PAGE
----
Cave Women on Mars
Kevin G. Shinnick
Horror & science fiction parodies are hard to pull off. For every ABBOTT & COSTELLO MEETS FRANKENSTEIN (1948, Universal) we have several films the level of BELA LUGOSI MEETS A BROOKLYN GORILLA (1952, Realart).
The reason is the affection as well as the skill of those making the film. SAINT EUPHORIA PICTURES has a definite love for the Genre, especially for the films that filled Drive ins in the 1950s and sixties. This Minnesota based company (the state that gave us MST3K-hmmm, I wonder if there is something in the water?) has so far made three films that show the affection that they have for these low budget gems.
The first, THE MONSTER OF PHANTOM LAKE (2006, B&W) is a send up of underwater ghoulies, in particularly those of HORROR OF PARTY BEACH (Fox, 1964) with it’s bug-eyed monster and plot of radioactive dumping.
The following year gave us IT CAME FROM ANOTHER WORLD! (2007, b&w) that references everything from IT CONQUERED THE WORLD (AIP, 1956) to THE BLOB (Paramount, 1958).
Now we have perhaps their most ambitious film yet, CAVE WOMEN OF MARS. (2008). I knew that this film was made by a fan when I heard him use the title music of HORROR HOTEL (Trans-Lux/Vulcan, 1960) for their trailer.
The film is a tribute (if that word can be used) to such films as CAT WOMEN OF THE MOON (Astor 1953) and FIRE MAIDENS FROM OUTER SPACE (Eros/Topaz, 1956).
The story: The opening narration against a star background (which made me think of DUNE <Universal, 1984>) tells us it is the far off future of the year 1987, where humanity has finally ventured deeper into the solar system. The two man crew Captain Jackson (Josh Craig) and Lieutenant Elliott (Daniel Sjerven) travel to Mars in their futuristic Mars 1 space ship (complete with office chairs, and leftover machinery like so many of the classic B films had). Landing, they separate to explore, and are surprised by very earthlike conditions – and even humanoid life.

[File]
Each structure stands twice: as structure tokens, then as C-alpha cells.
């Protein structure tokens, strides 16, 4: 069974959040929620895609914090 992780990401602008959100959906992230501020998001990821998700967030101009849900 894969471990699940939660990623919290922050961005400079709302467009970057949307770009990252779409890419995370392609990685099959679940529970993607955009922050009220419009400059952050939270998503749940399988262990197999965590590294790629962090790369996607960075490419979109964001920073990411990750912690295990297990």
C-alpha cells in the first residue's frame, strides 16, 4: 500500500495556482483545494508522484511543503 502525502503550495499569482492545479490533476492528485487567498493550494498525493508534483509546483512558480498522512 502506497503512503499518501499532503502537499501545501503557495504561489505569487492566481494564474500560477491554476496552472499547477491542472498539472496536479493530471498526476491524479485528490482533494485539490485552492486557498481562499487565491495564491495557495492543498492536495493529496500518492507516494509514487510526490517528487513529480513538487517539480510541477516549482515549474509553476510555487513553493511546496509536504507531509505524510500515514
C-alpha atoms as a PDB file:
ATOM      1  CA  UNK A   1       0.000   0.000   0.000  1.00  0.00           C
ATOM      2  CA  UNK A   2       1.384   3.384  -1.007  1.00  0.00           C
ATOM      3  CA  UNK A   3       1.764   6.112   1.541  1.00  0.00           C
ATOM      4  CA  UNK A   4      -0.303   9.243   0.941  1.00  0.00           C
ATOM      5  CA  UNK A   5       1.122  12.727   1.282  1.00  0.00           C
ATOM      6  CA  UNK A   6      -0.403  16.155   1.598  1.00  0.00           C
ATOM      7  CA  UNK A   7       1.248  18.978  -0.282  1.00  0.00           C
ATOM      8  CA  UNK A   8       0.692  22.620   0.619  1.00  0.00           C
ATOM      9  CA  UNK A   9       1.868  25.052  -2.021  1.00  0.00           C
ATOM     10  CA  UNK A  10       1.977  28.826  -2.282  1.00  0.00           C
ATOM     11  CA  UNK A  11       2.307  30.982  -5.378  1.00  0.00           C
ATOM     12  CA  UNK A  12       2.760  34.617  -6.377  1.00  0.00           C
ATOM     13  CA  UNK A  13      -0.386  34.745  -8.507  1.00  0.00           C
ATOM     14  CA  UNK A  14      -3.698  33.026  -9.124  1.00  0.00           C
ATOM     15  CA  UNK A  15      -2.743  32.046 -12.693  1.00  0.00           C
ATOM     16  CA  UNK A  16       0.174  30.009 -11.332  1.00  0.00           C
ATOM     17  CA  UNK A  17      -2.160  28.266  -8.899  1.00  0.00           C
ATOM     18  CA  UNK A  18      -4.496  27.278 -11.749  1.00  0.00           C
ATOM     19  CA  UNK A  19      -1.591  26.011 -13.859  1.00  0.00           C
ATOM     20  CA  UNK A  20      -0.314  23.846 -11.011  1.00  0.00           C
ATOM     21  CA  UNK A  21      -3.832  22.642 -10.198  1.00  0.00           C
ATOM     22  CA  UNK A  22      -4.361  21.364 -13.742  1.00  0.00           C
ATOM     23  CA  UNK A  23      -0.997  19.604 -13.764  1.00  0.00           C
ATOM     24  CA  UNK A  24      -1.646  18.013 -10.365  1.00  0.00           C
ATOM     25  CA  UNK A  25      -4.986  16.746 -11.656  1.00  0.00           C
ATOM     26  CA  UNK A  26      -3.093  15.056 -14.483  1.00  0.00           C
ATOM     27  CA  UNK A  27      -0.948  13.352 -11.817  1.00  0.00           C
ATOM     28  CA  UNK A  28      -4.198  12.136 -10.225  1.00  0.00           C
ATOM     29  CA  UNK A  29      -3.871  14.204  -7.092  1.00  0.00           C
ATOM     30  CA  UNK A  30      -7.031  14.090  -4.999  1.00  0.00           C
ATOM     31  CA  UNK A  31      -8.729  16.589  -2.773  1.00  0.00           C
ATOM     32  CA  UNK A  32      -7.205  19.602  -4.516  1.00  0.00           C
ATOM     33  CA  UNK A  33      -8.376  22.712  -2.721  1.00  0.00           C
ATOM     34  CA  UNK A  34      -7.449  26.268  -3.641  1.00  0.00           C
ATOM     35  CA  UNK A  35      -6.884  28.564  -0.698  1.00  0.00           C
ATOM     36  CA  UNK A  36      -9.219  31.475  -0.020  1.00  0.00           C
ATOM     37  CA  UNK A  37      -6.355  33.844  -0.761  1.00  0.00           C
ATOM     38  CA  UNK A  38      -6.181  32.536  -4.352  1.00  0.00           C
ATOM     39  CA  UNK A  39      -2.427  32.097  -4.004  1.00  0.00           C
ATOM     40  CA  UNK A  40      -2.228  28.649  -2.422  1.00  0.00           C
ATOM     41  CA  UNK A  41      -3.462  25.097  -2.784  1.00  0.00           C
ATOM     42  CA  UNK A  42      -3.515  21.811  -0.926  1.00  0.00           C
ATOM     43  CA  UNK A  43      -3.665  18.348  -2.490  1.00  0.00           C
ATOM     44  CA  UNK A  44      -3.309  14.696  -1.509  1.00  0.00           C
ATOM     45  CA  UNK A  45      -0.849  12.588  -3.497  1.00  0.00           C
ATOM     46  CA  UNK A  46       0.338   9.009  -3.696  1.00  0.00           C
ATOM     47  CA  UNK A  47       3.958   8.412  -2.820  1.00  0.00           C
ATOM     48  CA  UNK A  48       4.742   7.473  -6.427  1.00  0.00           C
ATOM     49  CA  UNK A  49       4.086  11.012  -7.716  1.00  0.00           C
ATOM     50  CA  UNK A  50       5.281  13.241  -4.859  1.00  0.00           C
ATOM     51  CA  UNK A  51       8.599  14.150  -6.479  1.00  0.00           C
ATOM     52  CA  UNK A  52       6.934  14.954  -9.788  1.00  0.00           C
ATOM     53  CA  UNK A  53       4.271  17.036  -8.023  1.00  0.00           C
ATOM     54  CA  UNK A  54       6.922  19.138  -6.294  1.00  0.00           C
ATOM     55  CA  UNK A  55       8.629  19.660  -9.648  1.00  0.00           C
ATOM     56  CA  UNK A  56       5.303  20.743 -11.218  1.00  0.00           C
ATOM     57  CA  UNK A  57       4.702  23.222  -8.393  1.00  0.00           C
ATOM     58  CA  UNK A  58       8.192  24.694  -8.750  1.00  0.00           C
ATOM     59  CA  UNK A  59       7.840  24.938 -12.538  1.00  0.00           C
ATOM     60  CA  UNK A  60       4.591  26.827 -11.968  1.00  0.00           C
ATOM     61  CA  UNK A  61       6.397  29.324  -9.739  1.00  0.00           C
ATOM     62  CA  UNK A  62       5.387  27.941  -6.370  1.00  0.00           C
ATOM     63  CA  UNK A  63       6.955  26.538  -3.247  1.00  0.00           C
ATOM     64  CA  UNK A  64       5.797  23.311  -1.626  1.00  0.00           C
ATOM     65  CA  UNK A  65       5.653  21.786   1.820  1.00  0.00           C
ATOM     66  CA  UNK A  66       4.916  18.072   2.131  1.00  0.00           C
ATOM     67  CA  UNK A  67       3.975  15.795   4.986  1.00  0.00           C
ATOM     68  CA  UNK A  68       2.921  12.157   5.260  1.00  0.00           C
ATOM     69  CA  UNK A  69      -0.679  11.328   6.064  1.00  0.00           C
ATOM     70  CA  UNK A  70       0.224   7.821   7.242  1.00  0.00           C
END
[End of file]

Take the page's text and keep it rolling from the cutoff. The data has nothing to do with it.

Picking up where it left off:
Lt Elliott is captured by the brunette tribe of the Cave Women (led by Rachel Grubb as Hagra), leaving Jackson to search for his buddy and rescue him. The dark haired cave women (by the way - they should be called FOREST women, as we never see a cave... but, if bad eye shadow made CAT WOMEN, then animal skin outfits can constitute CAVE women) hope to use the male as a slave, since men are basically only thought worthy of serving.
Elliott escapes, only to encounter blonde cave women Eina (Brooke Lemke) and Orla (Alana Bloom). Eina starts to take a shine to this extraterrestrial, for he may be he who was prophesized would come rescue them from the all powerful High Priestess (Stephanie Mihm, also the director's wife).
Will the friends find each other? Will evil be defeated? Will love conquer all? What do you think?
While not up as spoofy on as AMAZON WOMEN OF THE MOON (Universal, 1987), CWOM’S humor derives from playing the scenes as they were played back in the 1950s, perfectly serious. The cast is surprisingly good, with several people wearing multiple hats before and behind the camera. The effects are actually too good (digital cannot quite capture that shaky V2 rocket superimposition effect, though they try) for films of the 1950s, but they are well done. The music is mostly stock music from www.archive.org.
The disc is full of extras, including a running commentary by the director and several of the actors, plus subtitles (that, amusingly, even add *Bif!* for Sound effects), a special effects demonstration featurette, blooper reels/line flubs, trailers for this film, as well as the other titles available from SAINT EUPHORIA PICTURES, and a generous photo gallery.
Like so many independent films lately, it has become harder to find them, but you purchase get the titles directly from http://www.sainteuphoria.com/ for only $12.99 each.
Recommended, & I look forward to seeing the other films from this studio.